However, as the use of troops armed with live ammunition is a very unusual departure from our usual practice and is taking place at the same time as a state of emergency, the Secretary of State should tell the House the nature of the risk which is being dealt with there, for how long that operation is to last and to what extent the use of troops has been made necessary by what is in London a grave shortage of ordinary police officers. Will the right hon. Gentleman say whether there is any part of the emergency regulations which is available in these circumstances or whether the troops who are acting there are acting or are invested with any powers under the Protection of Aircraft Act 1973?
I do not necessarily expect the right hon. Gentleman to answer these questions off the cuff. It would be unfair to demand that, but I should be neglecting my duty if I did not put that kind of question and ask for a statement about a rather unusual departure from practice and clearly a serious risk. It is something about which the House ought to have an explanation and a chance to question the Secretary of State.
Both hon. Members who have spoken have gone rather wide on these regulations. Let me assure the hon. Member for Norwood (Mr. John Fraser) that Regulation 32 has absolutely no bearing on the matter of Heathrow. Indeed, if he reads the regulation he would see that that was so. Here we are talking about the rôle of any member of Her Majesty's Services in connection with people who are
charged with the exercise or performance of any power or duty under any of these Regulations.
This has nothing whatever to do with Heathrow. There may be some other occasion when the House will properly wish to ask me to speak about that, and I shall be only too ready to do so. But this is nothing whatever to do with the regulations. As has happened when Parliament is not sitting, I did what I thought was right and made as full a public statement as I could about the matter of time.
I note what the hon. Gentleman said about Regulation 29 but I do not believe that he thinks that this regulation has anything to do with the subject that he raised.
Regarding Regulation 30, I was glad that with the help of my hon. and learned Friend the Solicitor-General we were able to deal with this very difficult matter, which is very complex legally. I am assured that this puts beyond doubt what was always the intention in the last and all previous sets of regulations, namely, that anyone taking lawful industrial action, including strikes and action short of strike, should not be in any way caught by these regulations. I hope that we have succeeded in that. We have certainly tried to, and I am assured by my hon. and learned Friend that we have in fact done so.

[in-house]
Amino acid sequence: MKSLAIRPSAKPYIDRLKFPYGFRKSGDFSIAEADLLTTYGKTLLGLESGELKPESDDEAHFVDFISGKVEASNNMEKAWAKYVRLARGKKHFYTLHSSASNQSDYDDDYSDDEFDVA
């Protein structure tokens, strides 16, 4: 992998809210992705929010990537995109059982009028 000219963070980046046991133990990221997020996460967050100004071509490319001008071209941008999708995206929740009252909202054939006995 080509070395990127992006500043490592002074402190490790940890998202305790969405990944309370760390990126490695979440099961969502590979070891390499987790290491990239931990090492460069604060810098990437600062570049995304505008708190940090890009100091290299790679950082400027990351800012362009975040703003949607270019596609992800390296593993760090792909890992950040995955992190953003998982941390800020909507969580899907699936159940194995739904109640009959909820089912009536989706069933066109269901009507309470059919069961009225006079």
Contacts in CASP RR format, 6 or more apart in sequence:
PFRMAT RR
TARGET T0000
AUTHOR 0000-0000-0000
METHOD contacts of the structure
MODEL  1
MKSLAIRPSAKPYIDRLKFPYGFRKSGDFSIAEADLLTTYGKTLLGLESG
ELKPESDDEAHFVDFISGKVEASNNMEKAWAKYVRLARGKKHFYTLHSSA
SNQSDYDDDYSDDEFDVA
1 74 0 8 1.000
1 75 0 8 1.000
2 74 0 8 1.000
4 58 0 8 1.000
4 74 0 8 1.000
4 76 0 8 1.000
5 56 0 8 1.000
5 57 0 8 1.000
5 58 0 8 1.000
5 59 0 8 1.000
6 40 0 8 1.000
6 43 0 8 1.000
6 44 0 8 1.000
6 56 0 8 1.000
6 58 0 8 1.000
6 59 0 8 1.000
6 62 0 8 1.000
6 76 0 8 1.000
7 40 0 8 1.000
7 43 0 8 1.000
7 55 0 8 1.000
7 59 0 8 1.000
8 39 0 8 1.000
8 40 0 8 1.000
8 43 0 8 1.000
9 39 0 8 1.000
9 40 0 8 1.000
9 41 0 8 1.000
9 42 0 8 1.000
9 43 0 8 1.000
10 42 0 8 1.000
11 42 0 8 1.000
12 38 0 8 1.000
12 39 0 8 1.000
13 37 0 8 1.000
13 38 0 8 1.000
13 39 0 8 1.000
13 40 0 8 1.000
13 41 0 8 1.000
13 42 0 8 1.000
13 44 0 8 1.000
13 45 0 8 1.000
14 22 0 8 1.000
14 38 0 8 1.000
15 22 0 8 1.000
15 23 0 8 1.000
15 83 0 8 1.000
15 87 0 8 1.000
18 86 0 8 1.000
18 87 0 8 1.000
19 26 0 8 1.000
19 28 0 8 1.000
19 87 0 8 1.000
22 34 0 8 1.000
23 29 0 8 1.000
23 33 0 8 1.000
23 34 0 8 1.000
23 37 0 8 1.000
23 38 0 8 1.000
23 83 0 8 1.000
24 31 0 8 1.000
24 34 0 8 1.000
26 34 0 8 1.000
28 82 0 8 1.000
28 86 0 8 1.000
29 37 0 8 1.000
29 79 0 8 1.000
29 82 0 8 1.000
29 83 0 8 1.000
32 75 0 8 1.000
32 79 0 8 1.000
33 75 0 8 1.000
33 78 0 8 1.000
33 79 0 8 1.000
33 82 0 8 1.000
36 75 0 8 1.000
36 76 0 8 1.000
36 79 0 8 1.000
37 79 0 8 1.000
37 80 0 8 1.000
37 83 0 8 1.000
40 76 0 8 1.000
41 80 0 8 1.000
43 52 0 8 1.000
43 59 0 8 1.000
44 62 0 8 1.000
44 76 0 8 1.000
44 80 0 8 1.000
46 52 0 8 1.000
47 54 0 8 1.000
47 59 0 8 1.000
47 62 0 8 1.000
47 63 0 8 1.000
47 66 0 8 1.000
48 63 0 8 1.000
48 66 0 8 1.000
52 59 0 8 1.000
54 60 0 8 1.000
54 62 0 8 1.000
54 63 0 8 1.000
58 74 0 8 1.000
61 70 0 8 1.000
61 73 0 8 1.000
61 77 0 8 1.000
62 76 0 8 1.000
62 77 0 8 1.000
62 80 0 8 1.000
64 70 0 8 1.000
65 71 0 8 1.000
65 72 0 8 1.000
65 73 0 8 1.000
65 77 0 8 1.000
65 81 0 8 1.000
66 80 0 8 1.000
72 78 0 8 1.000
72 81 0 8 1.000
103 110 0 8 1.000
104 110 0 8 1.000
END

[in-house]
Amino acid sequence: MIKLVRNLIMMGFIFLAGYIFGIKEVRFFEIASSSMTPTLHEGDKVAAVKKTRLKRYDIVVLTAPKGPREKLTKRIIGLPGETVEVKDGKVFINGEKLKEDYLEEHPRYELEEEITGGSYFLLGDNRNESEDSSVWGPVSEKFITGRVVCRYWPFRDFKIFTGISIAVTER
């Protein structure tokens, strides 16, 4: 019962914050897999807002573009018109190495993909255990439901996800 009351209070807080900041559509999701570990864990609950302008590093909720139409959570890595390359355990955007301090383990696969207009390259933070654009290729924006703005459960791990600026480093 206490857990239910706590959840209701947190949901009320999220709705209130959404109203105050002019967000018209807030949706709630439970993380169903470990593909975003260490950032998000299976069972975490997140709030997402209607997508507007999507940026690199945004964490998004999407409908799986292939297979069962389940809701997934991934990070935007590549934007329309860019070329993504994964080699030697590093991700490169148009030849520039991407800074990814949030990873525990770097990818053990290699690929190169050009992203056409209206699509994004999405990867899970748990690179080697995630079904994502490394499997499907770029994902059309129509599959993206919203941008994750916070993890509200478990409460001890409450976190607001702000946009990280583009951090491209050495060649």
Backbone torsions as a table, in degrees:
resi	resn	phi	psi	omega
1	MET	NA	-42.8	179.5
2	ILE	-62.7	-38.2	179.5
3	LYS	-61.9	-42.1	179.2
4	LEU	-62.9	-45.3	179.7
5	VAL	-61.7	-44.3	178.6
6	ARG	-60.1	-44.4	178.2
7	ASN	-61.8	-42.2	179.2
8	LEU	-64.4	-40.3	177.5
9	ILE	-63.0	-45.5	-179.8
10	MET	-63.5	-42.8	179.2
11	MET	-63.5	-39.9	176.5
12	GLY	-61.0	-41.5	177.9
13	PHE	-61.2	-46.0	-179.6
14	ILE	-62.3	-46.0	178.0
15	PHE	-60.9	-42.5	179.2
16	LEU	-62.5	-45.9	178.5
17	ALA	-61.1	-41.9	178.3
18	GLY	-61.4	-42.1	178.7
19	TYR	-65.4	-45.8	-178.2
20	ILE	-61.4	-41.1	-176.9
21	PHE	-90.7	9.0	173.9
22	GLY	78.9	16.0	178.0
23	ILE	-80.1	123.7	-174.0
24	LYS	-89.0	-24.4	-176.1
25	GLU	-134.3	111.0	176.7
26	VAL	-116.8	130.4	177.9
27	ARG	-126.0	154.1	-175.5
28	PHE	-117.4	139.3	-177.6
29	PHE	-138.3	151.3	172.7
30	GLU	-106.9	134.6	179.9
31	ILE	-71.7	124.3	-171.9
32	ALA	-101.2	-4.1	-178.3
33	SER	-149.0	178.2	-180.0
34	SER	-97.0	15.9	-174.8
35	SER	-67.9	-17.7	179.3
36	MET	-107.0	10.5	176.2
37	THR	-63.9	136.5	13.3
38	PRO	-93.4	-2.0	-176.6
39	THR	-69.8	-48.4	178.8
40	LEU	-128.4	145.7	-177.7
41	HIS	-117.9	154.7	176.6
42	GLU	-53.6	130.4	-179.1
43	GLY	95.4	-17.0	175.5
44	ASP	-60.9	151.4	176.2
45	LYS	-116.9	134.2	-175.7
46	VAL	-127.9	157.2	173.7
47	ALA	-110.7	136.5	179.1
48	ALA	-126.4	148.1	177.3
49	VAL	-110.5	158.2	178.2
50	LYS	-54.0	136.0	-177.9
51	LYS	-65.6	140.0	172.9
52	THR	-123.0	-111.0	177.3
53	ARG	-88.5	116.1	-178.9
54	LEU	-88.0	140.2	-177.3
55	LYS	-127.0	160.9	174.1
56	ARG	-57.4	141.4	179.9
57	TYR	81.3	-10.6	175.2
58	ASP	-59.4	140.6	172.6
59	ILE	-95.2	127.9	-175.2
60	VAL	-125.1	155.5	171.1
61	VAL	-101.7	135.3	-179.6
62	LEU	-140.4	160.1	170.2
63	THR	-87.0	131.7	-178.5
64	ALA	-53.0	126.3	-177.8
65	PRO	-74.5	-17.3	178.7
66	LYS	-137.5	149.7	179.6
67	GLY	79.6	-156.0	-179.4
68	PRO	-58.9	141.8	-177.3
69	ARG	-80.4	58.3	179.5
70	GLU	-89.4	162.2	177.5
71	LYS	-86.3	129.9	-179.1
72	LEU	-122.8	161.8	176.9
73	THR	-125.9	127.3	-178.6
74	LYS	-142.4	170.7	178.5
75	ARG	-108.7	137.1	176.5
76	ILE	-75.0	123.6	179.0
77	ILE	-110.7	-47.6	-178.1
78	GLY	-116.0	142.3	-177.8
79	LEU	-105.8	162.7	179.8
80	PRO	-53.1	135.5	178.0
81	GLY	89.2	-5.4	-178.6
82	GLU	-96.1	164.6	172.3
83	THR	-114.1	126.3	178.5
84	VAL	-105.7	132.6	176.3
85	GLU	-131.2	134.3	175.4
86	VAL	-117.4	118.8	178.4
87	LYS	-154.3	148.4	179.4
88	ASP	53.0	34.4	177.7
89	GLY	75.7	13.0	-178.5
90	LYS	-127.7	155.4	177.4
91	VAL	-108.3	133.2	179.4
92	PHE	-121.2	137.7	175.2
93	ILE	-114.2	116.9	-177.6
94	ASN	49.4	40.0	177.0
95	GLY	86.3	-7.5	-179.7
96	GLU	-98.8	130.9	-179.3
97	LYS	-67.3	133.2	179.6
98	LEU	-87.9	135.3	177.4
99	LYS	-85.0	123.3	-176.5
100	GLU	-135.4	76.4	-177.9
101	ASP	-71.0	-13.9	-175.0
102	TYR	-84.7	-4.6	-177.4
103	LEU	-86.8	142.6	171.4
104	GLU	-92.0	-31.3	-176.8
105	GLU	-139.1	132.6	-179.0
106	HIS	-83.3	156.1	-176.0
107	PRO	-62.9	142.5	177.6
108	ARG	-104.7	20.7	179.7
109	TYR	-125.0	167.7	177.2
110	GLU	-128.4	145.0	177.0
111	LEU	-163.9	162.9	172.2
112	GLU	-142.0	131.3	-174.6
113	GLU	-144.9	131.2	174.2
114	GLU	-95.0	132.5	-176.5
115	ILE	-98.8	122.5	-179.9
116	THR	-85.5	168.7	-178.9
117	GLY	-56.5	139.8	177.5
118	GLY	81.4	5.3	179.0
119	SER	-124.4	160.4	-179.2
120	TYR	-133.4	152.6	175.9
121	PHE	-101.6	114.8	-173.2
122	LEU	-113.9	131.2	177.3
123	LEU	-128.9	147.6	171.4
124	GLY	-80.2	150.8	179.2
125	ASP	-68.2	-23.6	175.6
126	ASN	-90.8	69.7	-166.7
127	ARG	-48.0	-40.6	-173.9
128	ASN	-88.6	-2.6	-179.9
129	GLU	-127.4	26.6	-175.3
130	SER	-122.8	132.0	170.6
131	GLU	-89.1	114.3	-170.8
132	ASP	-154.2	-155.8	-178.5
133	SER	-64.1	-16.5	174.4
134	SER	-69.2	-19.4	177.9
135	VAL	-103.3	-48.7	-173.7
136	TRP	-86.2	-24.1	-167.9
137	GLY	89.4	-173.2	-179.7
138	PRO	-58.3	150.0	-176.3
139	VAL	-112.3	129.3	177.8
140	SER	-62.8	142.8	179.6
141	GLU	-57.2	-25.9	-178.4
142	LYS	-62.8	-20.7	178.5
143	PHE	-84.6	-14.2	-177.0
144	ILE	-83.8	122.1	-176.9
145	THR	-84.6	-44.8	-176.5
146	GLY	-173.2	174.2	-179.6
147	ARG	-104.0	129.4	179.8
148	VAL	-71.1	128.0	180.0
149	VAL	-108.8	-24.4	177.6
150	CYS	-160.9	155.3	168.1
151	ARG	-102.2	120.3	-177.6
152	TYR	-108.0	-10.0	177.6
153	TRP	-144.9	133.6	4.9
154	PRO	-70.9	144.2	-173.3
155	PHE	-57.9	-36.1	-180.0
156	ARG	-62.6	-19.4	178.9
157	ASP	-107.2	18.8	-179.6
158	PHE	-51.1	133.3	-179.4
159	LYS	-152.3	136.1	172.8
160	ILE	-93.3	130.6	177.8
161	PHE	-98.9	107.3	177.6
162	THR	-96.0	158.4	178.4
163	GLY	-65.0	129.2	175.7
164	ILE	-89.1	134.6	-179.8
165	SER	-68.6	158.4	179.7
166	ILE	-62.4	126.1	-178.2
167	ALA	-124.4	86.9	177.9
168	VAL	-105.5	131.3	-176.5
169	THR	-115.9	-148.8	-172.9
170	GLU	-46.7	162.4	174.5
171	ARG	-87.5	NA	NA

The hon. Member for Kingston upon Hull, North (Mr. McNamara) referred to the use of Regulation 17. He will appreciate that, as Home Secretary, I am responsible for the regulations, but I am not responsible for the way in which my right hon. Friends in various Departments make use of them. The regulation gives power to my right hon. Friends, but I, as Home Secretary, cannot speak on how that power is used. I assure him, and the hon. Member for Norwood, that I will draw my right hon. Friends' attention to what has been said.
I agree strongly with the hon. Member for Kingston upon Hull, North, that among the chief sufferers, if not the chief sufferers, from the effects of the coal shortage and the consequential power restrictions are the small firms, not only the owners of those firms but those who work in them. The larger companies, by and large, have a greater capacity to survive a period of crisis. I take the hon. Gentleman's point about how the form of rationing, if it were technically possible, might be of more assistance to small firms, and I will pass that on to my right hon. Friend.
The hon. Member for Norwood started his brief intervention by bringing in the Industrial Relations Act. That is extremely tempting territory for me, but it would not be wise in my own or anybody else's interest for me to be tempted. I cannot help reminding the hon. Gentleman that when his Government, at the beginning of 1969, introduced their Industrial Relations Bill—remarkably similar in many ways to ours—and said that it was essential to the well being of this country and then six months later threw it away, in the next year the number of strikes doubled. Let the hon. Gentleman contemplate that.
That the Regulations made by Her Majesty in Council under the Emergency Powers Act 1920 by Order, dated 9th January 1974, a copy of which was laid before this House on 9th January, shall continue in force after the expiration of the period mentioned in section 2(2) of the said Act, subject however to the provisions of section 2(4) thereof.